Speaker Paul Ryan said today that Donald Trump’s attacks on Judge Gonzalo Curiel constituted “the textbook definition of a racist comment.” Ryan made this comment in the Anacostia neighborhood of Southeast Washington, D.C.
Ryan thus had two reasons to label Trump’s remark “racist.” By doing so, he could pander to his African-American audience and position himself, in the event Trump loses, to say he called Trump out.
But Ryan is wrong about Trump’s statement. It is not racist.
Trump did not say that a judge of Mexican heritage cannot treat him fairly. He said that this judge isn’t treating him fairly, and he implied that the reason is that Trump has made unfriendly comments about Mexico and immigrants from Mexico. (Ben Carson tried to make this distinction on Megyn Kelly’s program last night, but Kelly didn’t seem interested in letting him explain).
The difference is obvious and crucial. Consider two hypothetical statements by an inner-city Black: (1) white policemen can’t treat me fairly because of my race and (2) the white policeman who arrested me treated me unfairly because of my race.
I doubt that anyone would say the second statement represents “the textbook definition of a racist comment.” Most would deny that it is racist at all.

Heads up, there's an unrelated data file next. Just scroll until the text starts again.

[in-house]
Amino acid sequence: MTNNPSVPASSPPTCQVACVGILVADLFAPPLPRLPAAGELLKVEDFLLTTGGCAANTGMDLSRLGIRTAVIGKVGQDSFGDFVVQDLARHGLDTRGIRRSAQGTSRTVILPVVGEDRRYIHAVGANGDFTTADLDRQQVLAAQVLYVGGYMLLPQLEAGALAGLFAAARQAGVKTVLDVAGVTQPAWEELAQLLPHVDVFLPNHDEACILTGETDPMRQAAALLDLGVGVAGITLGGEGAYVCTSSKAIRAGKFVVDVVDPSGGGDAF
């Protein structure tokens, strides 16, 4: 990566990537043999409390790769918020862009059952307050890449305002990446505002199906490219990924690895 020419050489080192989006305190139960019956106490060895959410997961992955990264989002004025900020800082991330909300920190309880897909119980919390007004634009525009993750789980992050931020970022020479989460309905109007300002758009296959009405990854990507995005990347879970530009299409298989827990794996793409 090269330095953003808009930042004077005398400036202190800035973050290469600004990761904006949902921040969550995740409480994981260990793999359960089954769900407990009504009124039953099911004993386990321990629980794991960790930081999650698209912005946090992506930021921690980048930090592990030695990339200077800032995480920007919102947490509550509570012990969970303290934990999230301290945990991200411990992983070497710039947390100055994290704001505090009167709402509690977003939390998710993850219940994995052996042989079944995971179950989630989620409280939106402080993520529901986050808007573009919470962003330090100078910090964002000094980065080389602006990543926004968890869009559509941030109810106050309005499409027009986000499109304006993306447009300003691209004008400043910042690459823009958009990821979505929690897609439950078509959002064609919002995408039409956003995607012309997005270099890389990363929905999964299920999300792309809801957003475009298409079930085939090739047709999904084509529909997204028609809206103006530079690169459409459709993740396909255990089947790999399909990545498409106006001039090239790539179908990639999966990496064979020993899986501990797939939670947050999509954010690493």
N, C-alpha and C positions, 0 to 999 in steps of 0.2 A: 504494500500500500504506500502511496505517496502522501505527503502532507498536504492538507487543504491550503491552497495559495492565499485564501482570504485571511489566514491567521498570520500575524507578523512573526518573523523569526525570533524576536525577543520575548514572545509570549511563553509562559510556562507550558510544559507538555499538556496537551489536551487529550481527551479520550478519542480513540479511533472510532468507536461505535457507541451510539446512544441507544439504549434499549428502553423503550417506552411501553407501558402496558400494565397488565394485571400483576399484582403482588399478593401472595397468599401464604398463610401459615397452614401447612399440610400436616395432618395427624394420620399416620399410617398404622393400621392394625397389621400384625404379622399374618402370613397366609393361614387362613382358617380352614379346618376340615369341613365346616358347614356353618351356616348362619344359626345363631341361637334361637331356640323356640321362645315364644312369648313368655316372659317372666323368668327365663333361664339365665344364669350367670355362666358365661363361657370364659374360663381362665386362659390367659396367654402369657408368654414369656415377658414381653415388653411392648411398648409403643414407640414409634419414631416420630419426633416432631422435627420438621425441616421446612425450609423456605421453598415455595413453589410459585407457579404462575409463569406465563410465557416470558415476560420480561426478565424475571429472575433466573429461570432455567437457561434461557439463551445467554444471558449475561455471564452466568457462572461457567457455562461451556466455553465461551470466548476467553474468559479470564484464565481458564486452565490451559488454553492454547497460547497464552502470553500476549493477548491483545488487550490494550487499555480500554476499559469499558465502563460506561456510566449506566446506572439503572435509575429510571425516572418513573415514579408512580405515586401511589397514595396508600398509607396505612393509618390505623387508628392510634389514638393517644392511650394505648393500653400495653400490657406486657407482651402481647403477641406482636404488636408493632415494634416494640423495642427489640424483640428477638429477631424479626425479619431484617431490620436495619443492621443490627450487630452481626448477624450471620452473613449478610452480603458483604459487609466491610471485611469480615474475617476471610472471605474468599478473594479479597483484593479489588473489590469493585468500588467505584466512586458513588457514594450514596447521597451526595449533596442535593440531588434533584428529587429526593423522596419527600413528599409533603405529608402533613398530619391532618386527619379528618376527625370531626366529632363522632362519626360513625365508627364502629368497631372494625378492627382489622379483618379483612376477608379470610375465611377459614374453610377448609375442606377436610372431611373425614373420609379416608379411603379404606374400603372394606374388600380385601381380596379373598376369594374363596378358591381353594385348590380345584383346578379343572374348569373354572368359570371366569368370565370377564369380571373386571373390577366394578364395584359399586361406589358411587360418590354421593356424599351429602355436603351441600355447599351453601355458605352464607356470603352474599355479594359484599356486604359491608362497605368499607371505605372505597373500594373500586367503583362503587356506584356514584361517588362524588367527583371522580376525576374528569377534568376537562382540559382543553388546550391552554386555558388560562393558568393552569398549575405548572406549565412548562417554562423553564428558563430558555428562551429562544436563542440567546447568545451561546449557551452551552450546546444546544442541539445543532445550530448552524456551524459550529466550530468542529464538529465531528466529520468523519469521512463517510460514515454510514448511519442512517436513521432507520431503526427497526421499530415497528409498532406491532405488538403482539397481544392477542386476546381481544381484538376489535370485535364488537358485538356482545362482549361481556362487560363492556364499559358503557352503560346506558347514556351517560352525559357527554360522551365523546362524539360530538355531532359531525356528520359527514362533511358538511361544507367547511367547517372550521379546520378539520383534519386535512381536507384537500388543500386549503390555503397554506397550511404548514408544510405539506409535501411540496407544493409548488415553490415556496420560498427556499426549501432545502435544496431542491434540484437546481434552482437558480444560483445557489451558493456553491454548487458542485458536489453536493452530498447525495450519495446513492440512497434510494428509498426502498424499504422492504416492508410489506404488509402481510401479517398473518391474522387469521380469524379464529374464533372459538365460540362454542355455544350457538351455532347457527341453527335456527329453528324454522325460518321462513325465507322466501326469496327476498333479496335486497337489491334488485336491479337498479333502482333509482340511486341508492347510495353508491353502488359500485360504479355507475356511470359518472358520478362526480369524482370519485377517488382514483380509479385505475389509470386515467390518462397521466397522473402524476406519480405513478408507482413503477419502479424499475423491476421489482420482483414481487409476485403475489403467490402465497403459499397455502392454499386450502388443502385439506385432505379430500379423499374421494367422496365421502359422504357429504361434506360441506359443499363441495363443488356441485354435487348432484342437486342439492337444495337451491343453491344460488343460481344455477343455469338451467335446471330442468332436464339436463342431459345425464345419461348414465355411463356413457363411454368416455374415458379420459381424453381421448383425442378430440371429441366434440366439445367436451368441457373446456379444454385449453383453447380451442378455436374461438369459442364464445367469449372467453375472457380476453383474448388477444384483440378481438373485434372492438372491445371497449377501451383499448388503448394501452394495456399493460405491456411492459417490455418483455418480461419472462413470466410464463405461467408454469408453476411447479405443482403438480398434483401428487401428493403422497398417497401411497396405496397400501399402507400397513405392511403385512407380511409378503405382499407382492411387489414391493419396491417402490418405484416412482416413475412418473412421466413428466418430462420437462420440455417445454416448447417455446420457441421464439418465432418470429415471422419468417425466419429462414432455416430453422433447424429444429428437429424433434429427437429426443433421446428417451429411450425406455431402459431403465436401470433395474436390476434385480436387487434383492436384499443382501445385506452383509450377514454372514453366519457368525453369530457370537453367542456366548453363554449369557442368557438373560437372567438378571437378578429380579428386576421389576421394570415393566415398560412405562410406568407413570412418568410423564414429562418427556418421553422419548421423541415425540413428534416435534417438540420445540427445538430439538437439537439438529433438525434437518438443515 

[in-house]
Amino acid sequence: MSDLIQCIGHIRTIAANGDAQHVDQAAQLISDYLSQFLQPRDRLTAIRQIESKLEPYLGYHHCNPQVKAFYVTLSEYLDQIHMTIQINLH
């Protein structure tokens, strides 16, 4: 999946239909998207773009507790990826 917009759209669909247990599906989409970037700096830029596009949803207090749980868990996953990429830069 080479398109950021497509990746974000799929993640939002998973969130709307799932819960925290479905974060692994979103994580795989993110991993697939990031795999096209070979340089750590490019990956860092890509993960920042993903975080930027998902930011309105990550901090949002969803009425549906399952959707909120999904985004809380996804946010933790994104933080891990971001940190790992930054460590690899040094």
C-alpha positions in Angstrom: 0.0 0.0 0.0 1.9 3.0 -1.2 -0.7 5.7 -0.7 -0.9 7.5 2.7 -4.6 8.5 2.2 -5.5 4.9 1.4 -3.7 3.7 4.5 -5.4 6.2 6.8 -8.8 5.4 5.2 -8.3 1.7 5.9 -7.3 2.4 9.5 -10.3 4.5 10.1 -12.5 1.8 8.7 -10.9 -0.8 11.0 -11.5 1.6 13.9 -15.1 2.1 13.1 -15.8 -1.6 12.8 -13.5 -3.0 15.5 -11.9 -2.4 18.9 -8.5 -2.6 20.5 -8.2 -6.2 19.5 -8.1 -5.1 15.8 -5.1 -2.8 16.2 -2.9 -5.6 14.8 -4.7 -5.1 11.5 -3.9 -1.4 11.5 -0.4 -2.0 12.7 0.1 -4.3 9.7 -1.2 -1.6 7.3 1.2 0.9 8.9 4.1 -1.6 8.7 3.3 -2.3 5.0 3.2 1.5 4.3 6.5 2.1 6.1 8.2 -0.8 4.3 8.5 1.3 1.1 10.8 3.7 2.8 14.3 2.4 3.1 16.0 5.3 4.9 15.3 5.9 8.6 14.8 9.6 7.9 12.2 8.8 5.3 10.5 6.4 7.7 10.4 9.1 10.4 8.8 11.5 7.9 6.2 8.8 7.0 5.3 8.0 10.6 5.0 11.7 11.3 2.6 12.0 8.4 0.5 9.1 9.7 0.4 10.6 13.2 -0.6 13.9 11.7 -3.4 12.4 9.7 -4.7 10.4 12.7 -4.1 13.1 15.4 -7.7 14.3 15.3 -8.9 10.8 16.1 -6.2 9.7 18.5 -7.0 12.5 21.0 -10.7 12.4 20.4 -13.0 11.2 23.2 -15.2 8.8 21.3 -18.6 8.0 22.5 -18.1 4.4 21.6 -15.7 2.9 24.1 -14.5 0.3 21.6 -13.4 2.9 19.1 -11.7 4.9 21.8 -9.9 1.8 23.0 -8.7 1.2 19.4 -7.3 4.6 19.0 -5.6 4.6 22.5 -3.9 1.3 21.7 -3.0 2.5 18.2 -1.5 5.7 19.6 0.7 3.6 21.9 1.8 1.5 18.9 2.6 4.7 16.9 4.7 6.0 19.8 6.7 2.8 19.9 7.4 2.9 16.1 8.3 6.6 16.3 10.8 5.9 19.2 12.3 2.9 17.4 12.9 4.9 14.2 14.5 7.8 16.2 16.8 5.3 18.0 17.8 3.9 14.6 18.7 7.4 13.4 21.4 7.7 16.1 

So too with Trump’s statement. It is baseless (just as the inner-city Black’s hypothetical statement #2 might be) and it is unfortunate, but it is not racist.
Is hypothetical statement #1 is racist? Arguably. However, it has long been a premise of many a radical Black activist. I’ve rarely heard it labeled “racist” by liberals or members of the mainstream media.
In any case, Trump made no such statement about Judge Curiel. Later, Trump said a Muslim judge might not be fair to him. He didn’t say Muslim judges couldn’t be fair to him; just that a given one might not be. Moreover, his doubt is based on the fact that he suggested a temporary ban on Muslim entry into the U.S.
In our analogy, this is the equivalent of an inner-city Black questioning whether white policemen can treat him fairly given that he advocates, say, the removal of white policemen from the inner-city. Would the Black in this hypothetical be guilty of racism by virtue of his doubts about being treated fairly in this context? I don’t think so. Nor, I suspect, would many liberals or mainstream media members condemn the Black as racist for putting forth that proposal.
Naturally, leftist partisans like the venomous Dana Milbank are portraying Trump’s misguided attack on Judge Curiel as racist. Republican leaders should not join the chorus.